The third issue concerns the duty of the arbitrator. What is the real duty of an arbitrator? Is it to render a decision within the parties’ submissions or is it to render a fair decision? And, in that event, what is a fair decision? In other words, what is to prevail in arbitration, facts or law? Are facts to be proved or law to be applied?
It must be stressed out that in any case the arbitrator is allowed to act ex officio, he will necessarily have to identify legal issues from a foreign law. This, again, raises the question not yet resolved, of what is foreign law in international arbitration.
It is clear from the discussions that there is no consensus on the matter. However, some recent ICC’s court decisions suggest that the trend is to refuse arbitrators to venture beyond the parties submissions.
Second Panel: Ethics in international arbitration
The issue of Ethics is definitely among the most important questions discussed in relation to the future development and practice of international arbitration. Historically, arbitrator’s conduct has always relied on personal ethics and social values. However, the growth of international business and the development of international arbitration have made it necessary to establish common ethic standards.
In terms of ethics, the issue of impartiality, independence and predictability remain the most recurrent. As arbitrators are asked to solve a large number of significant and high value disputes, it is very important that their integrity is maintained. They must undertake serious ethical obligations towards the public as well as the parties. Is it therefore necessary to establish binding ethical rules? Is there a need for a Code of Ethics in international arbitration?
Many recent and much publicized cases have risen important debates on the matter. Currently, there are already a large number of codes of ethics that have been established . To name a few, there is the ICDR code of ethics, the Cairo code of ethics, the guidelines published by the Milan and Argentina Chamber of Commerce.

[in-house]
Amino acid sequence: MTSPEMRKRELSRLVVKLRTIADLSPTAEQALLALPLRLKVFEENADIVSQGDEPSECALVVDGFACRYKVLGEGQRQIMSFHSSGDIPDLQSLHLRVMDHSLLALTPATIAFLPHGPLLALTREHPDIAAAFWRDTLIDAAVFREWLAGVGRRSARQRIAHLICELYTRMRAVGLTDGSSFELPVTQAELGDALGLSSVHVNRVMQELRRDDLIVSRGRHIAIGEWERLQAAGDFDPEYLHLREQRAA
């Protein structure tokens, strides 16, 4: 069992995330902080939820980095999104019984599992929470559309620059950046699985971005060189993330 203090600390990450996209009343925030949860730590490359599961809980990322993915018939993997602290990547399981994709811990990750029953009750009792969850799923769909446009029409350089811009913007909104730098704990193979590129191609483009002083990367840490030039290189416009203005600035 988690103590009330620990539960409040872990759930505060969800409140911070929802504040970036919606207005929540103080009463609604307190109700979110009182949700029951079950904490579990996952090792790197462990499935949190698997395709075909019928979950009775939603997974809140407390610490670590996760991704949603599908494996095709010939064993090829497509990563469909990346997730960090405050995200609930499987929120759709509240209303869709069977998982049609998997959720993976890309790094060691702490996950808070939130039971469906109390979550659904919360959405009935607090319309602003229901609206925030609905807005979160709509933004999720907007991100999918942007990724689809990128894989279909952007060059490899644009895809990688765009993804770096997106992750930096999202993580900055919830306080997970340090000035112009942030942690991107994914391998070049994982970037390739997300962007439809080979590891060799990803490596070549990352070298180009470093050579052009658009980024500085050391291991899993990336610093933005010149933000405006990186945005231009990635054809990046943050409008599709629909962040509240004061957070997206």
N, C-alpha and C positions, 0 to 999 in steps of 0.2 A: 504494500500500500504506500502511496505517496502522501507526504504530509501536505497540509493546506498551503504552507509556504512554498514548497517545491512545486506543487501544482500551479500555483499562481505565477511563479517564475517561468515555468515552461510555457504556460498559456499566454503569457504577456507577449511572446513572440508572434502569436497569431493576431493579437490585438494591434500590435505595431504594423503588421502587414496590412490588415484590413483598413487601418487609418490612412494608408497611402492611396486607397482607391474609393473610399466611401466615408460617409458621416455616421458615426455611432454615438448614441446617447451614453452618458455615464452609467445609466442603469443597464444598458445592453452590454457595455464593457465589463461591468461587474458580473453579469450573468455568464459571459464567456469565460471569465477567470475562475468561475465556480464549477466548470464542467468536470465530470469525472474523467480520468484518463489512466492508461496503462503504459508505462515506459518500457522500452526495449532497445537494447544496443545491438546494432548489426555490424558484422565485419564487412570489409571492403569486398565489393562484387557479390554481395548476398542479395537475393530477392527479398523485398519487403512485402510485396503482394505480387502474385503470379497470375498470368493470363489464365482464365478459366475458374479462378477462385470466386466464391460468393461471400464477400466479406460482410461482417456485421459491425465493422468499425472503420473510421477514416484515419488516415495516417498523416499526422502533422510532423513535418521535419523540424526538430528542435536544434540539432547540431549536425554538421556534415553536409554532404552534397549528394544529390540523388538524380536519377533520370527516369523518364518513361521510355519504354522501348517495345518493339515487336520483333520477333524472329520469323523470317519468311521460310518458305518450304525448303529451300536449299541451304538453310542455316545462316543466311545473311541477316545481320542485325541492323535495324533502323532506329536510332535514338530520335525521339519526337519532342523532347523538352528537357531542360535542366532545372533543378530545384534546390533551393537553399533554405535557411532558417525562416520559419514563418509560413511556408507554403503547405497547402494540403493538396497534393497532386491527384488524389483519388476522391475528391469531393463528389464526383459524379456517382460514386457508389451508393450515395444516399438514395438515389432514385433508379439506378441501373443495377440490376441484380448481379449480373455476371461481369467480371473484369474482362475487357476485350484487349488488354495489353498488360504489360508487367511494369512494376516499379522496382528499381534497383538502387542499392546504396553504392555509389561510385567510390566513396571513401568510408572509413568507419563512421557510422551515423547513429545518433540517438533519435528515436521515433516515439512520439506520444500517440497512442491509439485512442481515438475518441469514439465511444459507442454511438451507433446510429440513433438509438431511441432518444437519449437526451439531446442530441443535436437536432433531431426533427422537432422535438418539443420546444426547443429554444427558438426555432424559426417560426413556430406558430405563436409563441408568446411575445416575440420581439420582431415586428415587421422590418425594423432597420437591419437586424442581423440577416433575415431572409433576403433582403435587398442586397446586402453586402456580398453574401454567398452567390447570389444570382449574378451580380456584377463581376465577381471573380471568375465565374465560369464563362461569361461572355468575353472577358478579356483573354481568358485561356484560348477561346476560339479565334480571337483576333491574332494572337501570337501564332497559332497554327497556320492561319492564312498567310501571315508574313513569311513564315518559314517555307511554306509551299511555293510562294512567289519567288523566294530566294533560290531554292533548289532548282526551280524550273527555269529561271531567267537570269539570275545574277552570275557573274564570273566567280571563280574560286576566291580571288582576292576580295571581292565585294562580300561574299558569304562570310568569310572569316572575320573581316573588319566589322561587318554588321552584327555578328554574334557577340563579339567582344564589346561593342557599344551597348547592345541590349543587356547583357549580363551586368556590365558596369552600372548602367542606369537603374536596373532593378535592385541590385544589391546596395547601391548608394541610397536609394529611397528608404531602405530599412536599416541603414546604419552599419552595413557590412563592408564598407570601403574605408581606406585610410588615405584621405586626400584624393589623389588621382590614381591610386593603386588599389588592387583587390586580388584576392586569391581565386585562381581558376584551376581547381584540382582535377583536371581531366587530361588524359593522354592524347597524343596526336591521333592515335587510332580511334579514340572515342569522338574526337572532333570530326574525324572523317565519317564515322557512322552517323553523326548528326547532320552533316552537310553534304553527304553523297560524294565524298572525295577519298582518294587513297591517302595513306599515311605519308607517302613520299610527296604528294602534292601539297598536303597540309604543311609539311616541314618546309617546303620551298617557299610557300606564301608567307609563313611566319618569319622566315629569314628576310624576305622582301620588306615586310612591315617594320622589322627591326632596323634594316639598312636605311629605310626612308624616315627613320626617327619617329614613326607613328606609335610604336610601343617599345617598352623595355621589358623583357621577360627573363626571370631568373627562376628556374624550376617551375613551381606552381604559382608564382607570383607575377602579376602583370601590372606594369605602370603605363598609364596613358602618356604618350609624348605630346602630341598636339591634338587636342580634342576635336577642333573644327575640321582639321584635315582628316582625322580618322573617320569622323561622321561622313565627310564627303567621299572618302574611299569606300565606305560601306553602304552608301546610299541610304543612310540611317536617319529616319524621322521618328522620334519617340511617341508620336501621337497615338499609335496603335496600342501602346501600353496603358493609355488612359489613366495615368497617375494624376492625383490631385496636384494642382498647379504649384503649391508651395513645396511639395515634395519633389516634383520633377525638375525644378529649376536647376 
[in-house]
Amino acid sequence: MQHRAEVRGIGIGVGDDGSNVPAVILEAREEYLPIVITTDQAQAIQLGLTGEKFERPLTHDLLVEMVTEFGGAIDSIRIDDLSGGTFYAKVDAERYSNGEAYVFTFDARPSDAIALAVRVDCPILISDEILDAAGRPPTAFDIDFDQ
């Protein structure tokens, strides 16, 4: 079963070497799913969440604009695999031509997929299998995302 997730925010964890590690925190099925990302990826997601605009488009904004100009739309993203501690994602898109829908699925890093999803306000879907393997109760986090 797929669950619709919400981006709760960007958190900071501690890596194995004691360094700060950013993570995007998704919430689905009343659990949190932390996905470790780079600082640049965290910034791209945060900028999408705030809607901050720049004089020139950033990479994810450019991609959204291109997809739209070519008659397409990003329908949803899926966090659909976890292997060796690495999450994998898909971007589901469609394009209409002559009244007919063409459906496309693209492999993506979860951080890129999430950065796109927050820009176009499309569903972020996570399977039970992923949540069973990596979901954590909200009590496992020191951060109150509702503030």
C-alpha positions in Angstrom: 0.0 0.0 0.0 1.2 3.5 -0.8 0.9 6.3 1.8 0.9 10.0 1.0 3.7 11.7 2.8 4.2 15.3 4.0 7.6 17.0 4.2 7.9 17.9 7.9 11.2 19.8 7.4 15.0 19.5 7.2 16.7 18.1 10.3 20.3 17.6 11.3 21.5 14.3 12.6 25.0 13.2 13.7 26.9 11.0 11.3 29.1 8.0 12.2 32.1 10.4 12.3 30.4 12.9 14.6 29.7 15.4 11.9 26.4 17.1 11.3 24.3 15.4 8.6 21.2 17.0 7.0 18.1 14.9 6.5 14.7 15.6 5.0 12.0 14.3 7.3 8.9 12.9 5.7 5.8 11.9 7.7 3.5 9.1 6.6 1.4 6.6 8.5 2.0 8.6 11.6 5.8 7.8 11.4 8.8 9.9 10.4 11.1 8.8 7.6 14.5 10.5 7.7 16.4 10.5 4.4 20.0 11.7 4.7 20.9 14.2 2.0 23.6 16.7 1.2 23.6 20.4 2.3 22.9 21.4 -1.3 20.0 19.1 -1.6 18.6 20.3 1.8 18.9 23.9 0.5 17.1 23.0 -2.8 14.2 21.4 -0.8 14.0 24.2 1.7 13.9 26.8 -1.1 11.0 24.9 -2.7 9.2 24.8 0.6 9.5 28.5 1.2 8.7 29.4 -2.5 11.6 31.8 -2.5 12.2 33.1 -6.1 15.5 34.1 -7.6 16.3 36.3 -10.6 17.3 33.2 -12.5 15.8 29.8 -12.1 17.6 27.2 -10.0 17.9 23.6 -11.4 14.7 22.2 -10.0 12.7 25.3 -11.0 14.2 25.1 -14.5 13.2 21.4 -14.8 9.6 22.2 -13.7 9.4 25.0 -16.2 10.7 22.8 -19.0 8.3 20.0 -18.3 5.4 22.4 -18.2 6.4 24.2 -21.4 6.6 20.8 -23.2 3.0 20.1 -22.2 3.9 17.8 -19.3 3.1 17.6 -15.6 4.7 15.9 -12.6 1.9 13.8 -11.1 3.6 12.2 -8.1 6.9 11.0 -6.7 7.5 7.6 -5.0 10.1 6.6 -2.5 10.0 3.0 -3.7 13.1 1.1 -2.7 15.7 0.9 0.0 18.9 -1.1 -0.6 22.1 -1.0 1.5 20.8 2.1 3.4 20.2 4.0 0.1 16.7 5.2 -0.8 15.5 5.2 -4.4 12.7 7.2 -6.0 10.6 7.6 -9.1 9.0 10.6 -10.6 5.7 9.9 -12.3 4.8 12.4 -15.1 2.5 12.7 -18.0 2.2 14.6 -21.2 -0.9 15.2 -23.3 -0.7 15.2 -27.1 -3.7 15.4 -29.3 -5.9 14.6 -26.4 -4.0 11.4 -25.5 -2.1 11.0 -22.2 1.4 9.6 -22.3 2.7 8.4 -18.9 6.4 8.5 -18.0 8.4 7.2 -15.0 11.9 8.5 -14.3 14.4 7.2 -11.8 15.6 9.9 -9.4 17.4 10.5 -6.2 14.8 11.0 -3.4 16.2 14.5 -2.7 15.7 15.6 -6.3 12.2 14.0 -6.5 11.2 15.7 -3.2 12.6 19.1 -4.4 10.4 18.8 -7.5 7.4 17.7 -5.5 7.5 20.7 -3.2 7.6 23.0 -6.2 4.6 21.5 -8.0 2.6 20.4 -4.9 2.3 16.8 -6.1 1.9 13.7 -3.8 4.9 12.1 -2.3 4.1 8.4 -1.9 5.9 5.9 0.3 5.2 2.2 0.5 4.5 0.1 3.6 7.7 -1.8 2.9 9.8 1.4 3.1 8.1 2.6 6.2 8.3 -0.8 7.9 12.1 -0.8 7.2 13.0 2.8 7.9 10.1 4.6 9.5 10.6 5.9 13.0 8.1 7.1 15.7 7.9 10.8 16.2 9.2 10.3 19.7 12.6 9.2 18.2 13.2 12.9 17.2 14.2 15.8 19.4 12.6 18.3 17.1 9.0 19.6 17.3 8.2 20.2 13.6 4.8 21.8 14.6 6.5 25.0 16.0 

While some are very general as to the moral obligations incumbent to arbitrators, other give a descriptive and innovating approach of their duties. It is possible to see that some obligations, essential to the effectiveness of arbitration, are common to all publications and guidelines. Such is the case of the duty to disclose, the duty of impartiality and of course the duty of due process.
However, each code takes into account the particularities of the different cultures it embraces and proposes the creation of new duties in accordance with problems that are to be solved in that specific culture. Practitioners from Latin America emphasize the need for binding provisions on confidentiality. This matter that was long discussed during the passed Young Arbitrator’s Forum conference in Miami in November 2009, does not seem to have the endorsement of the majority of practitioners. It was also clear from the discussion that the future ICC rules won’t endorse such proposition.
The creation of a code of ethics that would gather disciplinary rules, necessarily supposes to investigate the contrasting moral and cultural standards that may apply to arbitrators. It also supposes to establish effective and appropriate sanctions, such as the replacement of the arbitrator (if institutional) or the challenging of the award.
But, will the creation of binding ethical rules be sufficient to protect arbitration from the many complaints it is addressed to? Most of them are related to the cost and effectiveness of arbitration, rather than to ethical problems. Creating a code of ethics to solve a problem that isn’t a real one will actually create new and bigger problems. At the very least it would give national courts new means to challenge arbitral awards….
Marièle Coulet Diaz